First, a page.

His birth certificate read “Fracas Edward Schlattery, Jr.” According to the document, he was born to Lisa Starling Schlattery, age twenty-six, and Micah Delfino Schlattery, age twenty-three. Fracas Corbett didn’t wonder who his namesake might have been until he reached his late twenties. He couldn’t ask his birth parents, as he was given up for adoption when he was just a few months old. They had died in a train derailment while he was still a toddler. His adoptive parents, Alex and Jolene Corbett, also died, oddly enough, in a train derailment when Fracas was away at college. A few years after their death, when diagnosed with Gaucher disease, Fracas developed an interest in his ancestry. The doctor’s follow-up to his diagnosis prompted the interest.
“Do your parents exhibit any symptoms characteristic of Gaucher disease?”
“My parents? They’re dead. Are you suggesting I might have caught it from them?”
“No, it’s not a disease you catch. It’s a disease you inherit. It’s an autosomal disorder. You received the Gaucher gene from both your parents. They both were at least carriers and one or both of them possibly had the disease themselves. Did they exhibit symptoms while they were alive?”
Fracas shifted in his chair, sorting through his confusion. “Oh, I was thinking my adoptive parents. I don’t know about my birth parents. They died when I was a baby.”
The doctor explained in detail that Fracas’ relative paucity of symptoms was a good sign, but he recommended enzyme replacement therapy, or ERT, nonetheless.
“It’s in your best interests to undergo ERT. While there’s no guarantee, it’s quite likely that ERT will keep you essentially asymptomatic. I see from your chart you’re not married. Are you engaged or are you in a relationship?”
“Neither. Not at the moment. Why?”
“As I said, Gaucher disease is inherited. If you were to have children with a woman who either has the disease or is a carrier, your children would have the disease. So before you get involved with a woman to the extent that you might have children, I strongly suggest she be assessed for the disease.”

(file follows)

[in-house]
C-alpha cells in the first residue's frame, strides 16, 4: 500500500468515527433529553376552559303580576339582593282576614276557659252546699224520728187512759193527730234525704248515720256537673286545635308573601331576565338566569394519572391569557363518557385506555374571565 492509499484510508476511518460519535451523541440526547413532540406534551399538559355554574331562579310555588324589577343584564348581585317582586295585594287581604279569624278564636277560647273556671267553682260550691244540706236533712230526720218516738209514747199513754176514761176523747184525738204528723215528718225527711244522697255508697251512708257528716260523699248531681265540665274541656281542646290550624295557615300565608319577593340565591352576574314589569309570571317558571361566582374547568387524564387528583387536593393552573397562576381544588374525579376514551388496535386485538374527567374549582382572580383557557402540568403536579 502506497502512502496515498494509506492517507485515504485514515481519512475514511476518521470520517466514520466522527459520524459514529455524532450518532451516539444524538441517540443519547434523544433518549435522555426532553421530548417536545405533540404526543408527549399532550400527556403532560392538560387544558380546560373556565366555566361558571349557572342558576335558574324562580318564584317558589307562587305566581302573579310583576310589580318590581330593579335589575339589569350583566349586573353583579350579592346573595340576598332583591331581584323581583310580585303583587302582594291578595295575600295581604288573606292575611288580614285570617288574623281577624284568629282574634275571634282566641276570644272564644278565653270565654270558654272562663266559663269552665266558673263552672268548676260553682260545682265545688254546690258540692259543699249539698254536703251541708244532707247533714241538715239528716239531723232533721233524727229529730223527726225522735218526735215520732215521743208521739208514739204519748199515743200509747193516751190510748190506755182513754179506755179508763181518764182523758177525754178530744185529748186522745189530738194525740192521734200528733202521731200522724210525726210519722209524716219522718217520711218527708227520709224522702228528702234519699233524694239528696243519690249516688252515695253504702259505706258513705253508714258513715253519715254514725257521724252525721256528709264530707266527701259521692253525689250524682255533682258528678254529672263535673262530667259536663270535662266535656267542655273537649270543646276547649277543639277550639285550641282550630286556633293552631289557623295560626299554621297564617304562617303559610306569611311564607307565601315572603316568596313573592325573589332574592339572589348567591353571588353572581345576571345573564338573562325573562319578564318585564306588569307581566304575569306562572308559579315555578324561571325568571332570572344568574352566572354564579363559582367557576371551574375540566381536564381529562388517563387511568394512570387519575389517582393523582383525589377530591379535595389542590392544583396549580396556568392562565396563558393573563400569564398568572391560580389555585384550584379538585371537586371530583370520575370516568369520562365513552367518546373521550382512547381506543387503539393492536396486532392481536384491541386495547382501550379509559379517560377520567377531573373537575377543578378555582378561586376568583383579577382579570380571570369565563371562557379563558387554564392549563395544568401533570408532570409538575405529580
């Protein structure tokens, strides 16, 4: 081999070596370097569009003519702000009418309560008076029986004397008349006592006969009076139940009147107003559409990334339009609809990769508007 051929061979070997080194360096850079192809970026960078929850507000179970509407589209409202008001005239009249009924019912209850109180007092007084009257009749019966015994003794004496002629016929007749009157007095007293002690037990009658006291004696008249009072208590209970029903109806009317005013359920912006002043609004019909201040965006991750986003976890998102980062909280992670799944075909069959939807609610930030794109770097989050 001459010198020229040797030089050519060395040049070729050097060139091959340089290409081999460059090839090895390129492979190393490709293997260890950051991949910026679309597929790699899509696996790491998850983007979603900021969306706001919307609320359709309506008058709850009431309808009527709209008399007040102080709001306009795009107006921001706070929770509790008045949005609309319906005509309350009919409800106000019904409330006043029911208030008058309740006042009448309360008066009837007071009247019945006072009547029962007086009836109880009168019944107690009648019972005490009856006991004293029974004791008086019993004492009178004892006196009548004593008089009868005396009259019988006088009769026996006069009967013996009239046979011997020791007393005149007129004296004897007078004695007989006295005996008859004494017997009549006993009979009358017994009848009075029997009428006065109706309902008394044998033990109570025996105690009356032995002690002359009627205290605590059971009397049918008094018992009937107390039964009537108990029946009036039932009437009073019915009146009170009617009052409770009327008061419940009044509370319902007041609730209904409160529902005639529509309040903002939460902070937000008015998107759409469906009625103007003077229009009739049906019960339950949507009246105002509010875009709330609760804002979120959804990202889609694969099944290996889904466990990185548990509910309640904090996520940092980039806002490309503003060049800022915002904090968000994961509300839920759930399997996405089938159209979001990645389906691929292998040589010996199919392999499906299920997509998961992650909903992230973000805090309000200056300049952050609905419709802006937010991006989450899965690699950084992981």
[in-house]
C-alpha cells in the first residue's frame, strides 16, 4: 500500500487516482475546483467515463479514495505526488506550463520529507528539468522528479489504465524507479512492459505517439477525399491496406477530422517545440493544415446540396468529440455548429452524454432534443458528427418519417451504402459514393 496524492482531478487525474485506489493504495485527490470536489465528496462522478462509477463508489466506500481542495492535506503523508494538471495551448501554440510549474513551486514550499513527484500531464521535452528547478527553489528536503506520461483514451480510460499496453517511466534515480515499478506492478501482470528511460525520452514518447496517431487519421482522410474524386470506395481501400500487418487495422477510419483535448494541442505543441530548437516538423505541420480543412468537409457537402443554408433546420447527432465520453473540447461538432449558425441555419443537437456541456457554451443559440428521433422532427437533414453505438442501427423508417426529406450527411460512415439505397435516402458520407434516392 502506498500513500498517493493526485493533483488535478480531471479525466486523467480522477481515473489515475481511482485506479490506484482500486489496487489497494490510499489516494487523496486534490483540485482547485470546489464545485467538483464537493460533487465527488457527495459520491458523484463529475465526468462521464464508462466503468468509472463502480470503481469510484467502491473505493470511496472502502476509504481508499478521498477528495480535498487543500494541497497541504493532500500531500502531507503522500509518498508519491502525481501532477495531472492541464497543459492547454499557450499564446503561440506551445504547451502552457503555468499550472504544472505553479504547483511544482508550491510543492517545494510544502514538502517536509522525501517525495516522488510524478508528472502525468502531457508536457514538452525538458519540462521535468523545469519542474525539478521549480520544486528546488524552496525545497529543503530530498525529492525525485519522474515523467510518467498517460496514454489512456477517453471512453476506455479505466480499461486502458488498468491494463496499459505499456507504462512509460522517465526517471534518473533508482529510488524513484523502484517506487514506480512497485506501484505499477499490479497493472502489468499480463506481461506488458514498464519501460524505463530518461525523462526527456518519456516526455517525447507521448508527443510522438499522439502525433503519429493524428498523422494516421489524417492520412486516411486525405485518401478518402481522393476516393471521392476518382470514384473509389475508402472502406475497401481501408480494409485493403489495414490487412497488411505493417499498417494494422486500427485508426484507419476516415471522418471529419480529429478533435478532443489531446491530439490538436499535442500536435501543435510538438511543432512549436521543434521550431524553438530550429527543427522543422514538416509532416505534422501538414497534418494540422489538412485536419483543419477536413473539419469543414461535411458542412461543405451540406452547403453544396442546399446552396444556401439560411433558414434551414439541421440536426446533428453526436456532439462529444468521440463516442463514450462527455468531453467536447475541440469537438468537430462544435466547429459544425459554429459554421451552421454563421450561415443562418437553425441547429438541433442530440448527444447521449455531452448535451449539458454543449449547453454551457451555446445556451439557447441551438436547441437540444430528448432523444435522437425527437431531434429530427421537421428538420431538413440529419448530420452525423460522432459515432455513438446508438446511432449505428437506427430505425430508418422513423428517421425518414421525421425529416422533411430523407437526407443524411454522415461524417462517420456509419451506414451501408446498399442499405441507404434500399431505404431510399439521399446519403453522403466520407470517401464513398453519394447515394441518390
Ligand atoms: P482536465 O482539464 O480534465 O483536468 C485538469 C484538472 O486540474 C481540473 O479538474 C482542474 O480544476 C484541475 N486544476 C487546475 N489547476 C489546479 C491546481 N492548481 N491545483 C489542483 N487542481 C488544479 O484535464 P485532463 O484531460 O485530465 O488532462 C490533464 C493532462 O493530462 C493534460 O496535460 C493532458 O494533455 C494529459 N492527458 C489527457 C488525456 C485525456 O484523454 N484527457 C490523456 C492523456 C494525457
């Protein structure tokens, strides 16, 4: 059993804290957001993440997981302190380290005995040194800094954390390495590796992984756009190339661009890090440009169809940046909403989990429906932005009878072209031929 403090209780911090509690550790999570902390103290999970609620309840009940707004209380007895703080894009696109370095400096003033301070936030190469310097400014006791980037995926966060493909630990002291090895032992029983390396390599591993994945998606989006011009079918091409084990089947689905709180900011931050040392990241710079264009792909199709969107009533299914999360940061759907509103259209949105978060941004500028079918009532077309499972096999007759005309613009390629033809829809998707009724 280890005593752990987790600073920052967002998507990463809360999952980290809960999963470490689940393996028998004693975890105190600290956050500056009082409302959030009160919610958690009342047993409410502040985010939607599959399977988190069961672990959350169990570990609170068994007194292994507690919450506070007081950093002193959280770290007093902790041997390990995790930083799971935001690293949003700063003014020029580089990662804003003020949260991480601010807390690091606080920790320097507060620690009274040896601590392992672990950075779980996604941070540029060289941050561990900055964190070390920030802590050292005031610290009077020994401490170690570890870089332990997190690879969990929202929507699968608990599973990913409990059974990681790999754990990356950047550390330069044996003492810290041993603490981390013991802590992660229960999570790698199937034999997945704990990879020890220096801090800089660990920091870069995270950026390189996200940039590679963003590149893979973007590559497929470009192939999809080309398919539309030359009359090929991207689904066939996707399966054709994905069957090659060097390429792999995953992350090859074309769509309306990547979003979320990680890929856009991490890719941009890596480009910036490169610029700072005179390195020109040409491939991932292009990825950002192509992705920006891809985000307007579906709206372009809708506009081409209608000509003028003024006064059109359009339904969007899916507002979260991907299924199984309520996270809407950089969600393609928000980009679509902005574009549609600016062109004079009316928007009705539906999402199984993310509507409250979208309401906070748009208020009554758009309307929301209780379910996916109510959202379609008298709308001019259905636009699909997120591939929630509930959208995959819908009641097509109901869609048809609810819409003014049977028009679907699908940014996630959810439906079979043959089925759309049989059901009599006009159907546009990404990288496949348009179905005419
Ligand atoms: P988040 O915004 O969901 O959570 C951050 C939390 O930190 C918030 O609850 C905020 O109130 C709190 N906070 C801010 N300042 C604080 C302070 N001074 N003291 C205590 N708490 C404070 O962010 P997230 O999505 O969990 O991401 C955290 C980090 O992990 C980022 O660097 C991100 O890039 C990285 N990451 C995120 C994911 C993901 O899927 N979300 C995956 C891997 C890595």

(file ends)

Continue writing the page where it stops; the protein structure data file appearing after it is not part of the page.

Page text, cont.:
“You mean before I have sex with someone, I should check their genes?”
“Well—yeah. That’s pretty much it. Otherwise, you risk fathering a child who has your disease. And while you have few symptoms, and they’re quite mild, your child could have much more severe symptoms.”
Fracas was not planning on having children. Ever. But he wanted to know more about the people who gave him the disease. And he wondered who they had in mind when they named him “junior.”
Even with the help of the volunteer leader of the Westchester County Genealogical Society, Fracas found nothing about either of his birth parents. They couldn’t even find death certificates, though they did find a single newspaper article about a train derailment around the time they died; the article mentioned that two people, names and ages unknown, died in the crash. It was almost as if they had not existed.
Nor did they find information about any other Fracas Edward Schlattery. His own birth certificate was the only evidence of the name. As he was leaving the genealogy office, he overhead the woman who had helped him ask another volunteer, “Who the hell names their kid Fracas?” Who, indeed.
As is the case with virtually everything I write, I have no idea where this is going. It’s probably going no place. As with virtually everything I write.